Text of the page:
In all cases the effect of pressure on the structures is to increase the frequencies of all the modes although this increase varies - in general the high frequency (mostly bond stretching) modes shows a large change in frequency with pressure while the acoustic modes remain relatively unchanged. The frequencies of the zone centre phonons have been picked out for comparison with Raman spectroscopy. The variation in frequency with pressure of zone centre phonons in BC8 is remarkably similar to that measured experimentally[86, 85] in silicon BC8. The low frequency modes are almost unchanged with pressure, consistent with the TA phonons in most tetrahedral semiconductors. These may even be anomalous in that their frequency is slightly reduced with pressure. This implies that the effective force constants for these modes are unchanged or even slightly weakened by pressure. The lack of anomalous modes in the simulation can be associated to the lack of explicit bondlength dependence in the term which describes the low frequency modes. The effect of such a change in pressure on the phonon modes can be characterised by the Grüneisen parameter defined by the ratio of the logarithmic change in frequency to volume, thus:

eqnarray1813

Therefore a softening of a mode with pressure results in a negative Grüneisen parameter. The Grüneisen parameters have been calculated for the zone centre modes and are shown in Table 5.2.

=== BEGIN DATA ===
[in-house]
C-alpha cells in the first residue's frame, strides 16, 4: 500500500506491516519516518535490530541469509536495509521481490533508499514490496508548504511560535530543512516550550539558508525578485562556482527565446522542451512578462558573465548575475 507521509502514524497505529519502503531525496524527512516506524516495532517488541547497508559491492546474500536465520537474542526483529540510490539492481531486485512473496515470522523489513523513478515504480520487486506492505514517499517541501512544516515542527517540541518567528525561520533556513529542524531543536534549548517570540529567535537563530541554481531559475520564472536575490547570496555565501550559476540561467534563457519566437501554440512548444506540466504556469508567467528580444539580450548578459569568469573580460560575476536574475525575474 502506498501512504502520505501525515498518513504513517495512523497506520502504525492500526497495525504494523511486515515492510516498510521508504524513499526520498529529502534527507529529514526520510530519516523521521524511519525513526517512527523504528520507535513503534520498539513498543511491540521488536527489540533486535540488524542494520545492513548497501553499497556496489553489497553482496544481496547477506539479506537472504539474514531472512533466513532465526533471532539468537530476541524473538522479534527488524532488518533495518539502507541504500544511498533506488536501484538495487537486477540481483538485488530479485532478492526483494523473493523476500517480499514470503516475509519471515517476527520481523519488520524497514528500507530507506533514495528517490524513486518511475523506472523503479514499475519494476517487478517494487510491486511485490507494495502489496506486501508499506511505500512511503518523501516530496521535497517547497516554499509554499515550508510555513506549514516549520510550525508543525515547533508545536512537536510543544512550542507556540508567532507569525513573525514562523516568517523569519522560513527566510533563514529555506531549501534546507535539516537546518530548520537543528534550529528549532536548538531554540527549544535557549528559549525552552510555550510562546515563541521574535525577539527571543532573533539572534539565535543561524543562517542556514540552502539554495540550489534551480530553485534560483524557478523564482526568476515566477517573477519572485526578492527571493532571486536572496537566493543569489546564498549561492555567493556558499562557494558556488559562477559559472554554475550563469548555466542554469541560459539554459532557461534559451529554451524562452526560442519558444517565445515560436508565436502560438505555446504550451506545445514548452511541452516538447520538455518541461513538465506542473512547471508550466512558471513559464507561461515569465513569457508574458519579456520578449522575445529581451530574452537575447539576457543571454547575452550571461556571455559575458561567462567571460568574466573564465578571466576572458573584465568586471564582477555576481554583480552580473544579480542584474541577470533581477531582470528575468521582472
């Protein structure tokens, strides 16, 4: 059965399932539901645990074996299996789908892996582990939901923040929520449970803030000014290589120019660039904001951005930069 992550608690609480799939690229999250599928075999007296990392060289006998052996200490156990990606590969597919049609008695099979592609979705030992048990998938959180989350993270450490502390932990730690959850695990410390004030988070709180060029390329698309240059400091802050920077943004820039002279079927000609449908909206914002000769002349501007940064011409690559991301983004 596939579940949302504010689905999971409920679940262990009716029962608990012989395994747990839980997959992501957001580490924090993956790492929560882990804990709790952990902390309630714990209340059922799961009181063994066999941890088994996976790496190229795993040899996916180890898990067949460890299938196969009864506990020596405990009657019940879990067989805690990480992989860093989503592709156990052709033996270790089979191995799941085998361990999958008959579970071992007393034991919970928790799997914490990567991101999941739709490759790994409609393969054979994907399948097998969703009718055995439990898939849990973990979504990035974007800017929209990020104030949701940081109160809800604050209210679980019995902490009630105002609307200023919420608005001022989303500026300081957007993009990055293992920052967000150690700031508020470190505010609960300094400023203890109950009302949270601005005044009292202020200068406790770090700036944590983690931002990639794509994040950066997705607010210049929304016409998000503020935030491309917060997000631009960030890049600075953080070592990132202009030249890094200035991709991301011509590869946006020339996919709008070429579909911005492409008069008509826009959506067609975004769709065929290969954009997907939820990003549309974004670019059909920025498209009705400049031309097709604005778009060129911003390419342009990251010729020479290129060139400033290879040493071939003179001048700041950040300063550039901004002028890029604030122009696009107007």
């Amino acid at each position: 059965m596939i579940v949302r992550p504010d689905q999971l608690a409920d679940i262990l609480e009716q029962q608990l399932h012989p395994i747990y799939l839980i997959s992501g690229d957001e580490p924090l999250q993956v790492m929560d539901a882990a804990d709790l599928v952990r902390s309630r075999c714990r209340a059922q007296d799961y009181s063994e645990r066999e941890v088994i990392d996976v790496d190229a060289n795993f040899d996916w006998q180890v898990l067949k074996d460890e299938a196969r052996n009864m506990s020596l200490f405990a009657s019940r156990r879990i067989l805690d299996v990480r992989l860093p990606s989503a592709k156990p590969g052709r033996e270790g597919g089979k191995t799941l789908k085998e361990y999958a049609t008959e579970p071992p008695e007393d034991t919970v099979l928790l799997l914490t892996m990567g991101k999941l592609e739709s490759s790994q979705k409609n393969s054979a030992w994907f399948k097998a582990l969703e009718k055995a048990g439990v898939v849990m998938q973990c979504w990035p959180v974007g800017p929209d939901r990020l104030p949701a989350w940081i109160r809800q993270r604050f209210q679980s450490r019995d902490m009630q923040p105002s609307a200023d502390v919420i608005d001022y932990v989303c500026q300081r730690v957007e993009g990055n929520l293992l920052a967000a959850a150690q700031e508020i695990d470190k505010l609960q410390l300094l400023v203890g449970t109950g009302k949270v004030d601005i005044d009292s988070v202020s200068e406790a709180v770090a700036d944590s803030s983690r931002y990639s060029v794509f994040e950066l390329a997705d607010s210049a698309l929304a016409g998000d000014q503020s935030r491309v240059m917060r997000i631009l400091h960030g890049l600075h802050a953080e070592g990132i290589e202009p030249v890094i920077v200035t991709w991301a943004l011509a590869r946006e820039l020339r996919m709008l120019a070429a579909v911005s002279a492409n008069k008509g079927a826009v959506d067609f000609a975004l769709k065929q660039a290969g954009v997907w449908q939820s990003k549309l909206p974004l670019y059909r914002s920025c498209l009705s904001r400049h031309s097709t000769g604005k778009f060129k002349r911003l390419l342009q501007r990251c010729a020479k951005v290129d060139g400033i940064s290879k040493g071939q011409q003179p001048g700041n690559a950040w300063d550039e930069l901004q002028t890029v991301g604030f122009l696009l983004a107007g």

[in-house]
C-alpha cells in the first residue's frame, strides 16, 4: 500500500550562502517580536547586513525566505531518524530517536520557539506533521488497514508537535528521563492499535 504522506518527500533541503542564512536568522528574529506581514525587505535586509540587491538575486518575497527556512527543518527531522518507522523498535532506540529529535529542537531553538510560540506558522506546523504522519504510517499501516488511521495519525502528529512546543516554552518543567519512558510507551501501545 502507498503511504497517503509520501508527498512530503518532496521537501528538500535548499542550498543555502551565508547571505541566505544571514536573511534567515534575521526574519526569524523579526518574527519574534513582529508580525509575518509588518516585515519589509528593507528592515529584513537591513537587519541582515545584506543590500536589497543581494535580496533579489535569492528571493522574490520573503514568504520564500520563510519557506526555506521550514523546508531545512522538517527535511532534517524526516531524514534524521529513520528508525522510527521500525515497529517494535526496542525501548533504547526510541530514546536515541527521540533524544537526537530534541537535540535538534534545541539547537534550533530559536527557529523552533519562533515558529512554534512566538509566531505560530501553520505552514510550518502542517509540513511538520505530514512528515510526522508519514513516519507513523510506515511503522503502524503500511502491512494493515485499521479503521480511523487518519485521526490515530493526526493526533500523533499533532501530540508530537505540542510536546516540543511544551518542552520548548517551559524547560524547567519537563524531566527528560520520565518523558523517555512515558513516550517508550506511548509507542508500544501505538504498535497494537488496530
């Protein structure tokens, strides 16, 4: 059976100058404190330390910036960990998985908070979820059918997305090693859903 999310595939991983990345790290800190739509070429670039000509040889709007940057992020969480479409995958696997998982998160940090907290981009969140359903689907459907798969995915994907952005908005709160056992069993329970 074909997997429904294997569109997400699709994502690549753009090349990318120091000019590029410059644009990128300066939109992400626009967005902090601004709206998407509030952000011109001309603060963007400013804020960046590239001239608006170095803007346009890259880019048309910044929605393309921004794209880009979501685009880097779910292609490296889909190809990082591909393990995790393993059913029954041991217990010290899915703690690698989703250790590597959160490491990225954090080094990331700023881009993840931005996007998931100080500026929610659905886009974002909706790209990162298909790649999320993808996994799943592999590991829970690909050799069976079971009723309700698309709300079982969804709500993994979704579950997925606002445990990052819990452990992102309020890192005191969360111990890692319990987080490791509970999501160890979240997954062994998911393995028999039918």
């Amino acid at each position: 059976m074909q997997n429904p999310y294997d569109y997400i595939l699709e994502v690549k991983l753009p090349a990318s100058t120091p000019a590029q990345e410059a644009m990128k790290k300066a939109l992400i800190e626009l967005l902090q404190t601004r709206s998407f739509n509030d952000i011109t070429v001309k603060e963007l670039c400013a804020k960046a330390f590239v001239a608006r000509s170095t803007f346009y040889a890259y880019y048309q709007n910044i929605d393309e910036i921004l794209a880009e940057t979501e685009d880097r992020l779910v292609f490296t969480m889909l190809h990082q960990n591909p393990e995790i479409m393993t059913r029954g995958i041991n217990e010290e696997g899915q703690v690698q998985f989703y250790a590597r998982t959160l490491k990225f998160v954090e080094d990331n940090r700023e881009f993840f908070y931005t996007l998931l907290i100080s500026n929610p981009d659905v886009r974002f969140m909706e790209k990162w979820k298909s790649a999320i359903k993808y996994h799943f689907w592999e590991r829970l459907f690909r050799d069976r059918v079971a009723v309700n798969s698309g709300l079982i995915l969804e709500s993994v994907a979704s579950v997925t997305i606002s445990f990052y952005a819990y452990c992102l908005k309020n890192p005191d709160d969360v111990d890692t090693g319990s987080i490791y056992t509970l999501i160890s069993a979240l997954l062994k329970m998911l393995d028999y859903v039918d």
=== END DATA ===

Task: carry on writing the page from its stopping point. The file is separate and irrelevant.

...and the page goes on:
table1818
Table 5.2: Grüneisen parameters for the non-degenerate zone centre modes for the BC8 and ST12 structures modelled by an empirical potential. 

The variation in frequency of the zone centre modes for the BC8 structure with increasing pressure is shown in Figure 5.11.

  figure1839
Figure 5.11: Change in zone-centre phonon frequencies with increase in pressure for the ST12 (left hand plot) and BC8 (right hand plot) structures. 

Comparison to experimental results on BC8 silicon[85] show remarkably good agreement. The equivalent plot for the ST12 structure is also shown although there exists no experimental data for comparison.

The predicted Grüneisen parameter for the TA(X) phonon is small, 0.28, an order of magnitude smaller than the bond stretching modes, but non-negative. This mode is dominated by the bond bending term[77, 80, 82], and the Grüneisen parameter is always positive for models with this type of bond bending term, because the third derivative of tex2html_wrap_inline6826 is tex2html_wrap_inline6828 which is negative for all angles occurring in the BC8, ST12 and diamond structures. Since the entropy calculations performed below requires a sum of (logarithms of) frequencies and not the product, the absolute error in this quantity, regardless of sign, is the important feature. This is small.


next up previous
Next: Free Energies Up: Complex Structures: Empirical Treatment Previous: Effect of Pressure on

Stewart Clark
Thu Oct 31 19:32:00 GMT 1996